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Focus: Distribution/Materials Handling

Feature Article from Our Distribution and Materials Handling Subject Area - See All

From SCDigest's On-Target E-Magazine

- Sept. 17, 2013 -

Supply Chain News: DC Managers Want Task Interleaving - What it's All About?

Recent Study Says Logistics Pros See More Task Interleaving in their Futures - but It Is Harder to Achieve than Some Would Have You Believe


 SCDigest Editorial Staff

A recent survey on the future of warehousing and distribution found that among many other data points, logistics managers want to take greater advantage of "task interleaving." (See Where are Warehouses and Distribution Centers Headed? Warehousing 2018 Predictions.)

In that study from Motorola Solutions, 48% say they plan on increasing their use of so-called "task interleaving" in their DC operations over the next few years.

SCDigest Says:

When implemented effectively, task interleaving can reduce labor costs by as much as 20%, so the value is substantial.
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So what is task interleaving all about?

It is comparable in a sense to the concept of "continuous moves" in transportation. In a continuous move, a truckload carrier drops off one load, and then drives a short distance (or maybe none at all) to pick up another load for delivery somewhere else.

In extreme cases, a carrier might pick up yet another load (three total in the full route) to get the driver close to back home at the end of the third leg.

The obvious goals: reduce empty "deadhead" miles and improve asset utilization.

Task interleaving involves similar goals but in a DC setting, where the vehicle is a fork truck instead of a Class 8 over the road truck. The classic deadhead example in distribution is a receiving operation in which a driver takes a pallet load for putaway and then returns empty to the dock to grab another pallet.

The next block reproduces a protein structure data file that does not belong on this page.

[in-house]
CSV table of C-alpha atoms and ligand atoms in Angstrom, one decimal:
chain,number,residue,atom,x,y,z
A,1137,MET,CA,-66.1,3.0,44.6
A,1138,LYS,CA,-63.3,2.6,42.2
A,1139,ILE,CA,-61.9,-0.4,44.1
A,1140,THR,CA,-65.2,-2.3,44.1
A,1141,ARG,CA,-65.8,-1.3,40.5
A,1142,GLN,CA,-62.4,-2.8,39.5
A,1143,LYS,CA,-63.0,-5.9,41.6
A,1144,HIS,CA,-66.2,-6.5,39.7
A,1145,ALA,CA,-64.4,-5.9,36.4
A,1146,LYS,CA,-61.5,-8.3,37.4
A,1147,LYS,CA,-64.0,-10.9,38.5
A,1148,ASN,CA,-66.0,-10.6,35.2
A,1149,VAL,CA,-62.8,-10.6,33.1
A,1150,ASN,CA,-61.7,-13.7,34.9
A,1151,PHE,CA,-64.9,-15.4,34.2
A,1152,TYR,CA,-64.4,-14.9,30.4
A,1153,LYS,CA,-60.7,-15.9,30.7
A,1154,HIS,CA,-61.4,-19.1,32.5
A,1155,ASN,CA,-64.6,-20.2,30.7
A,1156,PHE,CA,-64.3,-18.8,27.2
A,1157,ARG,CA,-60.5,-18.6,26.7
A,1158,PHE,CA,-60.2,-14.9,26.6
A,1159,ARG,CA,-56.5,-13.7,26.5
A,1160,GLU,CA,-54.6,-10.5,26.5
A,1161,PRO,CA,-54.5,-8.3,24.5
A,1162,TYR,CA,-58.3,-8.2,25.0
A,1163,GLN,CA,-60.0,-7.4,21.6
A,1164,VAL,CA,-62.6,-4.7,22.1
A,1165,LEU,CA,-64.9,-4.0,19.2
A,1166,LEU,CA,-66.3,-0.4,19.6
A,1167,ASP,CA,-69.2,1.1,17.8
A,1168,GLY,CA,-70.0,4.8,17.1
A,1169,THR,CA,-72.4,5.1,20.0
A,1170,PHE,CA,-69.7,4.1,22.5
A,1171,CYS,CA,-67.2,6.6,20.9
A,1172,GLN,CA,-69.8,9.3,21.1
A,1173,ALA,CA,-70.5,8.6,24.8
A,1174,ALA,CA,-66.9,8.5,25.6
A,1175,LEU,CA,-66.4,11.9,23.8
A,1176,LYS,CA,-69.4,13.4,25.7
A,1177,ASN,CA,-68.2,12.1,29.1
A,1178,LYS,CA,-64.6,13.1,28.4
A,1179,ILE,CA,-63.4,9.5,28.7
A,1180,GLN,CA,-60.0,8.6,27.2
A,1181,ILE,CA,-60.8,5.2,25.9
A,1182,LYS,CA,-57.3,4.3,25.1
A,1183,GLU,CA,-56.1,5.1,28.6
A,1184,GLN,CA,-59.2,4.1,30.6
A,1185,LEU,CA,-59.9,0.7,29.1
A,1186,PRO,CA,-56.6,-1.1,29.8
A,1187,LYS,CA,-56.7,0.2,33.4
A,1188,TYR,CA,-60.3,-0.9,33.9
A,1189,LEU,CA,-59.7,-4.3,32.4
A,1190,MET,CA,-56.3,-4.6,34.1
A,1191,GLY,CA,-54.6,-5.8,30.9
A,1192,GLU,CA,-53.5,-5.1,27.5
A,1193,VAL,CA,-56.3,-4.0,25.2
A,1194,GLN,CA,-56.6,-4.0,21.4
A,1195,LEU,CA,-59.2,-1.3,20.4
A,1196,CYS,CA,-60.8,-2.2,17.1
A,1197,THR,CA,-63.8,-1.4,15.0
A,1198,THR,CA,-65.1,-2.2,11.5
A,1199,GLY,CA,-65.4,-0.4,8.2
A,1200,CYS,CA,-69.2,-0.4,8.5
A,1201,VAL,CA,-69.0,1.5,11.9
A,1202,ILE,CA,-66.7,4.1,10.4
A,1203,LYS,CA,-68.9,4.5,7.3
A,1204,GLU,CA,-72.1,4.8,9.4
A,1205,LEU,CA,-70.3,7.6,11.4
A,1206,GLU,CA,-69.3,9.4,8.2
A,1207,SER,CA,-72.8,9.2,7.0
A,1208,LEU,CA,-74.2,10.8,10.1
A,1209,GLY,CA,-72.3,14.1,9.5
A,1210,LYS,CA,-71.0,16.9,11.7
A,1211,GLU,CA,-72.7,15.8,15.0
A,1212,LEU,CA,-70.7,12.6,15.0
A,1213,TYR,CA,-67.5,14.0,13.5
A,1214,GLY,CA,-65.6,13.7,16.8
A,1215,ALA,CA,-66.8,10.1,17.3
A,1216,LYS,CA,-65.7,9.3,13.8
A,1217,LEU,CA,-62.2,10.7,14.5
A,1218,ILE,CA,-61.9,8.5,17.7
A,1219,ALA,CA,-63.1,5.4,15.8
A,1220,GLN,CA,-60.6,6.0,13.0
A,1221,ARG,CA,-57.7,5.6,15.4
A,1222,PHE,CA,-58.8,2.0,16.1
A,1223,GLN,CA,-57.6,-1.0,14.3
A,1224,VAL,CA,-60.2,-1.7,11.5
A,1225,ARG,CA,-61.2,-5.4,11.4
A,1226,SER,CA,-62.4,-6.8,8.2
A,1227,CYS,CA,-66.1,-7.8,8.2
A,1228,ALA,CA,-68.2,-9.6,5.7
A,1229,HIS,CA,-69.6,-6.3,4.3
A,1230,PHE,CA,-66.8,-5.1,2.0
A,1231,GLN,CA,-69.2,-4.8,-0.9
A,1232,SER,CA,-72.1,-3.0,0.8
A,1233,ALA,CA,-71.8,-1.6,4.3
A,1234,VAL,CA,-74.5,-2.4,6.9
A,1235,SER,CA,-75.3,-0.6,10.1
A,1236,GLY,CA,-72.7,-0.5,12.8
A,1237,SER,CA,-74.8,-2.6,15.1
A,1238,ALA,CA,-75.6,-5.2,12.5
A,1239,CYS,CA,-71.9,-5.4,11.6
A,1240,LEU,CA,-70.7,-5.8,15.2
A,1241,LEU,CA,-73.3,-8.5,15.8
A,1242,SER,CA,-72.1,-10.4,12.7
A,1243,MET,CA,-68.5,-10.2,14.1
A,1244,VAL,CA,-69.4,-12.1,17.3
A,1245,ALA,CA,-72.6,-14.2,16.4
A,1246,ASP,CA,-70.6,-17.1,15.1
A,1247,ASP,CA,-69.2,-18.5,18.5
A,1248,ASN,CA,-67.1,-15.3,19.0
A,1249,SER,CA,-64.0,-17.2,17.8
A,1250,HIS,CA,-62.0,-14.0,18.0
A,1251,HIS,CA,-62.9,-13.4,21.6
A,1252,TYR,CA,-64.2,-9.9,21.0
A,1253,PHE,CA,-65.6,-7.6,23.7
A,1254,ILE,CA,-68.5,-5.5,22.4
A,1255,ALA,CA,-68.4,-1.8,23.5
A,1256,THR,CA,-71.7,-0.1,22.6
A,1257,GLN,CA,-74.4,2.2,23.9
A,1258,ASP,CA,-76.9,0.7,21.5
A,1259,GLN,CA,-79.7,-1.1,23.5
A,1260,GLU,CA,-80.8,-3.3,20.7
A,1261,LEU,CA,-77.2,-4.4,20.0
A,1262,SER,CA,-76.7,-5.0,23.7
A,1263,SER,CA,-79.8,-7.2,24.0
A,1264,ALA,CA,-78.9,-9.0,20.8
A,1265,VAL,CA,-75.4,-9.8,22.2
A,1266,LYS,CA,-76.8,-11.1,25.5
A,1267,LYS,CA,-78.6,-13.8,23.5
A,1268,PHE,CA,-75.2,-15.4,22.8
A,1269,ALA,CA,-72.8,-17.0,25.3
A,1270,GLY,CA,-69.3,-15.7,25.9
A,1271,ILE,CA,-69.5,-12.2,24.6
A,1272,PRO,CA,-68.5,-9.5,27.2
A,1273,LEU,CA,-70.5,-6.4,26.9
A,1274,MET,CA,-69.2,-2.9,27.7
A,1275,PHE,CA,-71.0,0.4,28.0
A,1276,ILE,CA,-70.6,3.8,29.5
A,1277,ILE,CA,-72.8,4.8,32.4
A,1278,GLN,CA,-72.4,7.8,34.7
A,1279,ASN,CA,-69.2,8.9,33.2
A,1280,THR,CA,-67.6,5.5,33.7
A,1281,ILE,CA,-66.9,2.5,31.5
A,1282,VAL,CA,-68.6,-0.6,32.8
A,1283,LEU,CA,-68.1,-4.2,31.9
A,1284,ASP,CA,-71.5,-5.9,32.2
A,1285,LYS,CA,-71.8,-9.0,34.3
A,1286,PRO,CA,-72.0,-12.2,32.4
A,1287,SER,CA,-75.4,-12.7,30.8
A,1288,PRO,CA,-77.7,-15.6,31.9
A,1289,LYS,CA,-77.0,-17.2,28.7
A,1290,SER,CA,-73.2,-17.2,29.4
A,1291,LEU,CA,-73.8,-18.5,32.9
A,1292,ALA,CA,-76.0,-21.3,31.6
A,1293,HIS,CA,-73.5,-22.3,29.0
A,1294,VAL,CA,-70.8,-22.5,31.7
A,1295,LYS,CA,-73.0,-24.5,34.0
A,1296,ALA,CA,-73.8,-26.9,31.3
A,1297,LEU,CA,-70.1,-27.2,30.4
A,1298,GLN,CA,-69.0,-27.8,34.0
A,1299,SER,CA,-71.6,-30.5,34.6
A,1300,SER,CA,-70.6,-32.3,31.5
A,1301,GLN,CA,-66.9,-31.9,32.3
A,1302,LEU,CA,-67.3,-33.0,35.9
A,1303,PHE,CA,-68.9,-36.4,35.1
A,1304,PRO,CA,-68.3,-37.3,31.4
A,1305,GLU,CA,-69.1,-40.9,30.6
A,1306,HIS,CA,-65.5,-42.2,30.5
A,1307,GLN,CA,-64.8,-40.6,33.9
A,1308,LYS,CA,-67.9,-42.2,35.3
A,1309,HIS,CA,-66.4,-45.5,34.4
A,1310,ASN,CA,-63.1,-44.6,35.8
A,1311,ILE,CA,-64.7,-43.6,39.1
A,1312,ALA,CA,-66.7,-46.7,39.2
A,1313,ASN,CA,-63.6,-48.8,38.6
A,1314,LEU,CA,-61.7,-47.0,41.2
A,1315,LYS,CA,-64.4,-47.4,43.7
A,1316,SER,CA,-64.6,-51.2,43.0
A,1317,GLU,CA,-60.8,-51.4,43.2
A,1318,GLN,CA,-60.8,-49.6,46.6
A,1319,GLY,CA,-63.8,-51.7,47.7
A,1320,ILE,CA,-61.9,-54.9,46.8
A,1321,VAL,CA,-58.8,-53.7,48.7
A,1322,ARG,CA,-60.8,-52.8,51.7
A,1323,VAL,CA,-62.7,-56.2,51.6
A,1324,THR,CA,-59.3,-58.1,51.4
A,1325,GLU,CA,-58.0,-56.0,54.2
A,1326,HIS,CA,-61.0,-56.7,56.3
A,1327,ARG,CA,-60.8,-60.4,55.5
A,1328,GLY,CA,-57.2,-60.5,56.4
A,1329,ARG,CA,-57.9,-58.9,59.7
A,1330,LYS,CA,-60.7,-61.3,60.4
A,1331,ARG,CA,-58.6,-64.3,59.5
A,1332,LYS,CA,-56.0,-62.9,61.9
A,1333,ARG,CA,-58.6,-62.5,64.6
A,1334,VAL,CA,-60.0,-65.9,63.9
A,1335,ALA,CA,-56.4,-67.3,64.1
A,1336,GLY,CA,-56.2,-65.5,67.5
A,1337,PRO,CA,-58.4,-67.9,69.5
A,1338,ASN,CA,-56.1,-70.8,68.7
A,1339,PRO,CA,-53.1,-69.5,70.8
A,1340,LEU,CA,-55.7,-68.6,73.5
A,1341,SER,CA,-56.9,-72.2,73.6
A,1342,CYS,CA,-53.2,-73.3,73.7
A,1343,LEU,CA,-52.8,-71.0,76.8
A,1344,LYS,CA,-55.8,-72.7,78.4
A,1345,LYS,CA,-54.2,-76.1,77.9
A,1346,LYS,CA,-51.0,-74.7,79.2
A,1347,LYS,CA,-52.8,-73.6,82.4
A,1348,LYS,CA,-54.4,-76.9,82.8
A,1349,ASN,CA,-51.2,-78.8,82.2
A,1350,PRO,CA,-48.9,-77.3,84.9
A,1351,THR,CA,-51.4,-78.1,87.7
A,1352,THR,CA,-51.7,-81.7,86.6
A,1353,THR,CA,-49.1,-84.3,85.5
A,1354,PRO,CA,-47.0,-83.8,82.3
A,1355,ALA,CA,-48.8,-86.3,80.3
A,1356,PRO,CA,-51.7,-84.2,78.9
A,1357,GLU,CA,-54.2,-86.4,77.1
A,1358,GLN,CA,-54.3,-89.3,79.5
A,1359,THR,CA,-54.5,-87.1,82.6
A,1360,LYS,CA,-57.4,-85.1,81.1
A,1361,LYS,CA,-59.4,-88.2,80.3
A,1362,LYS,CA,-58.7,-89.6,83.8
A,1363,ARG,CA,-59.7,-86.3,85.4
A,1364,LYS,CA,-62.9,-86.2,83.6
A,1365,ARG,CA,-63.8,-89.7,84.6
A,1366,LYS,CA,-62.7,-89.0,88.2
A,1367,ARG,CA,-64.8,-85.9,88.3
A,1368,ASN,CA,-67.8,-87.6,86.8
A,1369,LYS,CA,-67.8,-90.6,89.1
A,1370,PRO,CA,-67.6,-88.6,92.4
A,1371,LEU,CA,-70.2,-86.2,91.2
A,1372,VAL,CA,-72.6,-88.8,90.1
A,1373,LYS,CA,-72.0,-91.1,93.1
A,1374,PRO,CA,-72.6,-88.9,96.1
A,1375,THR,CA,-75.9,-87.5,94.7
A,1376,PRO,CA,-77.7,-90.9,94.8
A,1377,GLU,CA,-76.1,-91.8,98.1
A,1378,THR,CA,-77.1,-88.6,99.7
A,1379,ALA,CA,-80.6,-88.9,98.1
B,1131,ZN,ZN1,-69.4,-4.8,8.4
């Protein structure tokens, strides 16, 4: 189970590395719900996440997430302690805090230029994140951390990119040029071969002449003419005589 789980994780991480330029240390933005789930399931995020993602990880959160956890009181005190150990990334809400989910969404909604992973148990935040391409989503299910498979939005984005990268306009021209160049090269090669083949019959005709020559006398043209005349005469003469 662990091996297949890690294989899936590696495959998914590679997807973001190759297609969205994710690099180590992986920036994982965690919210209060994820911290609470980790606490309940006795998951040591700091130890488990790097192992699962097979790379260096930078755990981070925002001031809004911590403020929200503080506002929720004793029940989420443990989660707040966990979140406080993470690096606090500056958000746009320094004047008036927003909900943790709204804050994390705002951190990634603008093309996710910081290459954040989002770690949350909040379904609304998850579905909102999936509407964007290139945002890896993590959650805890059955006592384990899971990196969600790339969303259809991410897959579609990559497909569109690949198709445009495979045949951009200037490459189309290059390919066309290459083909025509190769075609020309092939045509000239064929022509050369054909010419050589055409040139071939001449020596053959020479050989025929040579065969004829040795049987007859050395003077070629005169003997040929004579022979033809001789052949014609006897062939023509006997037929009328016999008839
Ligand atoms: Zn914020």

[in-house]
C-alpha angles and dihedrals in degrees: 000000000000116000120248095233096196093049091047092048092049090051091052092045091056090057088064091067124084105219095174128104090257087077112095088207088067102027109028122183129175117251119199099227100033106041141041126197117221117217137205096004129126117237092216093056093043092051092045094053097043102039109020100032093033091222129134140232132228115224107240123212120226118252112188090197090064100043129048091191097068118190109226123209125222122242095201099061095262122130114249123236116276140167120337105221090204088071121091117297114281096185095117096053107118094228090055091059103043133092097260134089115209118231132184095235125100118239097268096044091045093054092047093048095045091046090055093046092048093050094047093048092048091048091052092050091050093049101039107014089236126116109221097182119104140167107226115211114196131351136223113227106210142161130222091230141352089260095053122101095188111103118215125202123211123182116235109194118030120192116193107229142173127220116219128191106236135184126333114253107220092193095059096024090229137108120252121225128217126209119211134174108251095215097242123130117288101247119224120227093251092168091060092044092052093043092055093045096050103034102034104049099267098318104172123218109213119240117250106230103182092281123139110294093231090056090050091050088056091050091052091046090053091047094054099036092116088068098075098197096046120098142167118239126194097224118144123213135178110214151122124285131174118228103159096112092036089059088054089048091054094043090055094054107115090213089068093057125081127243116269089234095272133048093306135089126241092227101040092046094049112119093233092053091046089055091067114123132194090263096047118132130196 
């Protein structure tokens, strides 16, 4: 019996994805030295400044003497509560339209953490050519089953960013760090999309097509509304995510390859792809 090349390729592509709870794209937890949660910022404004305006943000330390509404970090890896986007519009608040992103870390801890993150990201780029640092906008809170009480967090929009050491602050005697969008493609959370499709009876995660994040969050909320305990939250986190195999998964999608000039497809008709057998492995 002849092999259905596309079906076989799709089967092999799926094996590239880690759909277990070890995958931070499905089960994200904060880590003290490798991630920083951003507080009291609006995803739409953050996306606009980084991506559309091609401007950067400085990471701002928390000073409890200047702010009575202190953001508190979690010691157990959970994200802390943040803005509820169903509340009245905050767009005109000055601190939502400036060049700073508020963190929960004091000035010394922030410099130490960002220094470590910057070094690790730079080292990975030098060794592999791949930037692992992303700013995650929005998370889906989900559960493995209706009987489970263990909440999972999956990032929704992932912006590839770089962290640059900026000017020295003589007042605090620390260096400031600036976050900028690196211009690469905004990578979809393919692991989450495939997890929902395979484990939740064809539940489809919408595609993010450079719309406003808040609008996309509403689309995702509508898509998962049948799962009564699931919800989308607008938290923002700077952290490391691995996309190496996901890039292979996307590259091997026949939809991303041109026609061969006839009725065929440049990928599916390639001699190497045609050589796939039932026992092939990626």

But task interleaving is harder to achieve than many believe and than many Warehouse Management System (WMS) vendors promote. SCDigest will explore that in more detail in a follow-up article next week.

There are some relatively easy to achieve examples of task interleaving, the most common being combining cycle counts with almost any DC task. For example, DC workers could be asked to do a cycle count when they go to a location for any reason and the quantity of cases or "eaches" is say five or less (meaning it is easy to count that location).

But task interleaving can get harder from there to executive effectively. There is a simplicity in having a worker simply keep repeating a task rather than introducing additional, different types of tasks to their workloads.

(Distribution/Materials Handling Story Continues Below )


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At a high level, what tasks can be linked together are defined in the WMS task control area - but that itself can involve some complexity to configure correctly.

The chart below shows a non-interleaved example, where tasks such as putaways, replenishments, etc., are all performed by dedicated workers, resulting in a lot of deadheading.




In contrast, below is an example of a much more complex task interleave, as driven by the task management engine of a WMS.


In the second example shown below, an intelligent WMS (when optimally configured) can understand the total work pool that is available on the floor, and look for a complementary task that can be linked to the original task assigned to the operator. In this case, three types of tasks (putaway, replenishment and order pick) are combined in one "continuous move."

Sounds great in theory - but there are a number of practical challenges that combine to keep the amount of task interleaving in total much lower than many consultants and software vendors would have shippers believe.

When implemented effectively, task interleaving can reduce labor costs by as much as 20%, so the value is substantial.

What are your thoughts on task interleaving? Reality or myth? Where does it fit the best? Let us know your thoughts at the Feedback section below.

Recent Feedback

I agree with most of the article. In our operation we have found that we are much more efficient to keep order-fillers dedicated their entire shift.

Our Recieving and Replenishment people use some task interleaving.

All non-orderfilling personnel prioritize order-fillers needs to maximize efficiency in our operation.

We measure our overall efficiency by throughput per hour for all hours worked. This figure includes all warehouse personnel. The majority of other warehouses I have visited do not even measure their throughput. We are currently averaging 169 pieces per hour for every hour worked in our DC.

Bill Brauer
Warehouse Director
Caseys General Stores, Inc.
Dec, 26 2013